The Chinese economy slipped into deflation last month, with economic indicators showing that improvements are a long way off.
- On Wednesday, China’s National Bureau of Statistics states that a drop in food prices and reduced demand from Western importers has contributed to deflation.
- The Consumer Price Index dropped 0.3% in the past 12 months, while producer prices contracted 4.4%, marking ten consecutive months of decline.
- Consumer and producer prices have not been mutually deflationary since 2009 during the global financial crisis.
- Bureau statistician Dong Lijuan claims that consumer prices will likely improve later this year, as the ongoing comparatively high base of prices from last year reflects temporary trends.
- This marks the first major fall in consumer prices in two years.
Why It’s Important
As the world’s second-largest economy slowly moves away from its late COVID-era policies, China remains one of the only major countries without a runaway inflation crisis. As The Wall Street Journal notes, the absence of inflation marks a growing trade imbalance for China as manufacturers are trapped with a backlog of supply, with Western consumers cooling imports.
With many factors at play, the situation speaks poorly for the immediate future of the Chinese economy, as multiple market forces trend negative and stand to punch manufacturers and workers for the foreseeable future—with youth unemployment rising, the housing market tensing, and falling prices on goods, including steel, coal, food, and appliances.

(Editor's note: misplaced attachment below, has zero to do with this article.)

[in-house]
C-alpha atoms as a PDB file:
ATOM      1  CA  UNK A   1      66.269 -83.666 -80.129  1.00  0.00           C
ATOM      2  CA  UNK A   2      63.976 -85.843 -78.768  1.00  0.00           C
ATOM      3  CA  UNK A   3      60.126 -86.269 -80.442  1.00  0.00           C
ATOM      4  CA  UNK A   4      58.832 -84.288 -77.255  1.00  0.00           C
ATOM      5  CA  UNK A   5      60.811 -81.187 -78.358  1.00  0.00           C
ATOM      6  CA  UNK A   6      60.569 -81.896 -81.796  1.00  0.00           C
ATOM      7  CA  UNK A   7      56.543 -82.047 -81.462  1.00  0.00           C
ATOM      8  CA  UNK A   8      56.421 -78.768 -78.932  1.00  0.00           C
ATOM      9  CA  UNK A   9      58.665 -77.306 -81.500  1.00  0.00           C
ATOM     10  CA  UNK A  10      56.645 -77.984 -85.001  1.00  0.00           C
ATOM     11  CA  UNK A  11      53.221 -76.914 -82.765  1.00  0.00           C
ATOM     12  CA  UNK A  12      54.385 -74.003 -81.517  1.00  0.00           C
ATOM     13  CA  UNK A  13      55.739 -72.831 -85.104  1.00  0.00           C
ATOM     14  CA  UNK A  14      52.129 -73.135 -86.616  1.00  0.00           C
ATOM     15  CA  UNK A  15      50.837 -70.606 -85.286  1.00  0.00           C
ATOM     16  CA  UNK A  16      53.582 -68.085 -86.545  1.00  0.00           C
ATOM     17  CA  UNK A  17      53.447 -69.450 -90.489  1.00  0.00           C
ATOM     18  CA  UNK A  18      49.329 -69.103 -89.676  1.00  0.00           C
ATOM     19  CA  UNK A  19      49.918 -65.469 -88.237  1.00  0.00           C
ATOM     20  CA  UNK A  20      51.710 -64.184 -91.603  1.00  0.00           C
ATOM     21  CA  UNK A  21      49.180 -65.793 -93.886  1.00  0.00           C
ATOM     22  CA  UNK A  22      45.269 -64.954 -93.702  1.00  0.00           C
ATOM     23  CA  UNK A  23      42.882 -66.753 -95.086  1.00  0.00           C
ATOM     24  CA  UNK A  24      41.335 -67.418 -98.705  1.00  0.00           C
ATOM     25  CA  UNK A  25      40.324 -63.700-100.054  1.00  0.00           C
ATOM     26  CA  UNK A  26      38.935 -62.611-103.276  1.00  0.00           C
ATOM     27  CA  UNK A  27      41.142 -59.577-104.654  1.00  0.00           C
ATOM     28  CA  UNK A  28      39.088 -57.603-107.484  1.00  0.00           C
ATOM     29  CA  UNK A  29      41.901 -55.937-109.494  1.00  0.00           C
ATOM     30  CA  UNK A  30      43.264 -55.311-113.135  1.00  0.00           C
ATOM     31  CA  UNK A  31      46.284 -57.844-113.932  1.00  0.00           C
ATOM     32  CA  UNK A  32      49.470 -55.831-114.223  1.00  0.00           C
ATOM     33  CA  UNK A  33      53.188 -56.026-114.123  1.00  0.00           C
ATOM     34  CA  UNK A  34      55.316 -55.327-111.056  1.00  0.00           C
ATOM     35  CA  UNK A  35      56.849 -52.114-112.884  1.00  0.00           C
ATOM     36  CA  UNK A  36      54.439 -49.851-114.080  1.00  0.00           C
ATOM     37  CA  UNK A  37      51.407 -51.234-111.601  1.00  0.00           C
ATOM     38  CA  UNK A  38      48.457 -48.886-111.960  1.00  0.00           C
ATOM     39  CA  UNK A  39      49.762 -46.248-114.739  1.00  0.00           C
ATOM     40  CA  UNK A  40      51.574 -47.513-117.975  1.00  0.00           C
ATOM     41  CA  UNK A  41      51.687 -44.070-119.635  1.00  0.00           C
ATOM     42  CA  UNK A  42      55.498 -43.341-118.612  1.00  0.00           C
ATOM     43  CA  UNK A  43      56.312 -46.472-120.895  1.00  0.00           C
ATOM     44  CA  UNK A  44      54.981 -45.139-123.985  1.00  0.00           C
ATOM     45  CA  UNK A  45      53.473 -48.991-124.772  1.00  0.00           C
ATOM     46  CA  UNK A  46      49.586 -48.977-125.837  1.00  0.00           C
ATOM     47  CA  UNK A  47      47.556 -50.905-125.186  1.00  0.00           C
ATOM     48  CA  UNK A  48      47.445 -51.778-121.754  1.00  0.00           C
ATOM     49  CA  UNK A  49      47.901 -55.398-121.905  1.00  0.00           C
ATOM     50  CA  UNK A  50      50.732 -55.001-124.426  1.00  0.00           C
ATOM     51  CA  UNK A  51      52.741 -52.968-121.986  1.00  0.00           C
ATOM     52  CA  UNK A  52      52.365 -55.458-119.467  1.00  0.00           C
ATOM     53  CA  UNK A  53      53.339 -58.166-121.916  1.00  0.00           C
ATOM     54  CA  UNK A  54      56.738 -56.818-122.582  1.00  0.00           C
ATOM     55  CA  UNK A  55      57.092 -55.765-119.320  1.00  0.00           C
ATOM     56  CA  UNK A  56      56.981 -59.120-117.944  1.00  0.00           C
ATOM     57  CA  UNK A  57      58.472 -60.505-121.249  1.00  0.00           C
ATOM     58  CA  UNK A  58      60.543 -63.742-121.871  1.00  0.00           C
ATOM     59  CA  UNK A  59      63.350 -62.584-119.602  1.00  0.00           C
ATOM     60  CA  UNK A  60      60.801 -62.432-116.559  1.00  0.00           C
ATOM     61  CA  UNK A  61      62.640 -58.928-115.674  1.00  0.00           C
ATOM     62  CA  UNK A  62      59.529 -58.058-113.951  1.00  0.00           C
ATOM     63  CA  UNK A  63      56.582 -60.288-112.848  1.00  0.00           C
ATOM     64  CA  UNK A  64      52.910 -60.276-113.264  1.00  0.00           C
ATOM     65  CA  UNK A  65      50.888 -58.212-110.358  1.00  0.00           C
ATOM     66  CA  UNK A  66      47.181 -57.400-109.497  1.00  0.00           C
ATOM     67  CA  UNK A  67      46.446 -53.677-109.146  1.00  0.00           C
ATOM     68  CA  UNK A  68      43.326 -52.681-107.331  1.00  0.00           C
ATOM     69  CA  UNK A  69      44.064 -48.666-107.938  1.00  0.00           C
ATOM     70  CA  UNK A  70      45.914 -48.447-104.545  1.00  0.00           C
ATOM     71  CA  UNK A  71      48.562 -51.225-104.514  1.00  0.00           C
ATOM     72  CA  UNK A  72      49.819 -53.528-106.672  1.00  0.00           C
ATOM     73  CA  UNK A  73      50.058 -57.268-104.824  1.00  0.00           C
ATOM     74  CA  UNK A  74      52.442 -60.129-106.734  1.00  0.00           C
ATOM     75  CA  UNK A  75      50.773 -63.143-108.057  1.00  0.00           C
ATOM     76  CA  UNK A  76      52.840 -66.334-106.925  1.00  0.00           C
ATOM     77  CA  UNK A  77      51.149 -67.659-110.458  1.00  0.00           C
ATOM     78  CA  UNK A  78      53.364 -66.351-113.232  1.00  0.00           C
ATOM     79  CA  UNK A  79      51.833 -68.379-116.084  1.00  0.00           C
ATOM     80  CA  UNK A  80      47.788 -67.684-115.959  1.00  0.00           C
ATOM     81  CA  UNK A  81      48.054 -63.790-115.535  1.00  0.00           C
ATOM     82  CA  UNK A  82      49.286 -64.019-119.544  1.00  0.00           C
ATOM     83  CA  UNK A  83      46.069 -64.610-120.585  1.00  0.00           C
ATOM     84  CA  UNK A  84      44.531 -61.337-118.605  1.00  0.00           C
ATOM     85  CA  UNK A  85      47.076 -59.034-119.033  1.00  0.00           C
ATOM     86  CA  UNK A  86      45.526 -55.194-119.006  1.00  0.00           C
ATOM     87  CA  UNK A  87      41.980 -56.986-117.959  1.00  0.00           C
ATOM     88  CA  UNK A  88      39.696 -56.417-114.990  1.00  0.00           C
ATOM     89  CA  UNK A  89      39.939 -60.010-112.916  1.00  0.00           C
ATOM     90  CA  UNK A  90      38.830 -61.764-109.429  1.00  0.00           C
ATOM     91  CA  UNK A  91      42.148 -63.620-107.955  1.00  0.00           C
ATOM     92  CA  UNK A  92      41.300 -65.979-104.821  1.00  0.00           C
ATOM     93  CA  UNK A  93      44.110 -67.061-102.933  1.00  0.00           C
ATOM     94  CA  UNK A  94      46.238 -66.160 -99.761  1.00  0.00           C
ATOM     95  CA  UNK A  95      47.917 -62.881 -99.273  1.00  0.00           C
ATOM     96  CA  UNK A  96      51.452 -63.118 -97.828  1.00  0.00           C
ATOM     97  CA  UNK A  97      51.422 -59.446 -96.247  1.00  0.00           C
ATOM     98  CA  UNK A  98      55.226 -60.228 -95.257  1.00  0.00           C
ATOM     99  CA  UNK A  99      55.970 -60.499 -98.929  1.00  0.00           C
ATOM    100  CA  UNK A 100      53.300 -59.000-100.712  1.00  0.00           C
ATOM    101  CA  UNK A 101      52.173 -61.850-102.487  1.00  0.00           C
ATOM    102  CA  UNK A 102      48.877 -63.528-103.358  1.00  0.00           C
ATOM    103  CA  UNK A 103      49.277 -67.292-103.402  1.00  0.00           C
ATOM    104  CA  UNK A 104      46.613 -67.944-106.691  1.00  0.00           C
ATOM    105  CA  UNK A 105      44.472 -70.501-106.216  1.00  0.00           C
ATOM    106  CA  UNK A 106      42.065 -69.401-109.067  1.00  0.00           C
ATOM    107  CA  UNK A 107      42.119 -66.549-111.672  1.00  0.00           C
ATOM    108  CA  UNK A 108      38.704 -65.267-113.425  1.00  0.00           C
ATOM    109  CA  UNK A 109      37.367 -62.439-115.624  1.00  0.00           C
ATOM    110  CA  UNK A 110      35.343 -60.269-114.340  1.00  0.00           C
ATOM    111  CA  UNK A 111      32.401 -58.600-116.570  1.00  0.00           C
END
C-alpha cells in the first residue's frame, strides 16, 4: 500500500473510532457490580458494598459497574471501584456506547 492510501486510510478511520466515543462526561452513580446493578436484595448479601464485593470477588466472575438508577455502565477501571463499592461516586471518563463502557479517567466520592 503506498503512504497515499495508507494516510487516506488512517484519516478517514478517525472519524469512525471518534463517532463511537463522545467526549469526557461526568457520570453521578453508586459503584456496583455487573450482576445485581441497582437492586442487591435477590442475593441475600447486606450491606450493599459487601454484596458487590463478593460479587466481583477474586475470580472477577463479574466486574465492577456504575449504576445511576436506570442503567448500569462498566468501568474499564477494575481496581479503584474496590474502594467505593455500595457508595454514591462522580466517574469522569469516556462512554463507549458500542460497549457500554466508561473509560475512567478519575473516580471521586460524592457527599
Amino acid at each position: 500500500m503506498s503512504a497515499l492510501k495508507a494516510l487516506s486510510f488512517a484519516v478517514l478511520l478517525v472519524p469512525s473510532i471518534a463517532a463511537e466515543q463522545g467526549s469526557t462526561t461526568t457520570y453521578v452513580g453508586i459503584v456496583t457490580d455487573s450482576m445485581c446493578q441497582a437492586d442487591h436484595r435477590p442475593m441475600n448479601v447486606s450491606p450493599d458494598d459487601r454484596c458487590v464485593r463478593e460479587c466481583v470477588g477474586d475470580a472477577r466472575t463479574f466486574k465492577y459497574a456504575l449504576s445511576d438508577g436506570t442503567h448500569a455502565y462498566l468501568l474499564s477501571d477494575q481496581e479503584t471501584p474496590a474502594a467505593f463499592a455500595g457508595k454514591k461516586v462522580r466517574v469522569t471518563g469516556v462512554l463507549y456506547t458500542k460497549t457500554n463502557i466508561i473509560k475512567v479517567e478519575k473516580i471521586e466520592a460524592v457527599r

Should these trends become entrenched, demand for Chinese manufactured goods could decrease and exacerbate the country’s considerable debt burdens, creating a vicious cycle that damages the economy and average workers for years.
As we previously reported, China has faced difficult economic growth for months since the end of the ZERO COVID Policy. Global trade has begun to shift manufacturing to countries like Mexico and India as public opinion shifts from China to the U.S. The Bureau previously reported 0% inflation in June, foreshadowing the current crisis.
“The reality looks increasingly grim. The government’s approach of downplaying the risks of deflation and stalling growth could backfire and make it even harder to pull the economy out of its downward spiral,” says Cornell University economist Eswar Prasad.
“China is in deflation for sure. The question is how long. It’s up to the policymakers—will they react with coordinated fiscal and monetary easing,” says Morgan Stanley economist Robin Xing.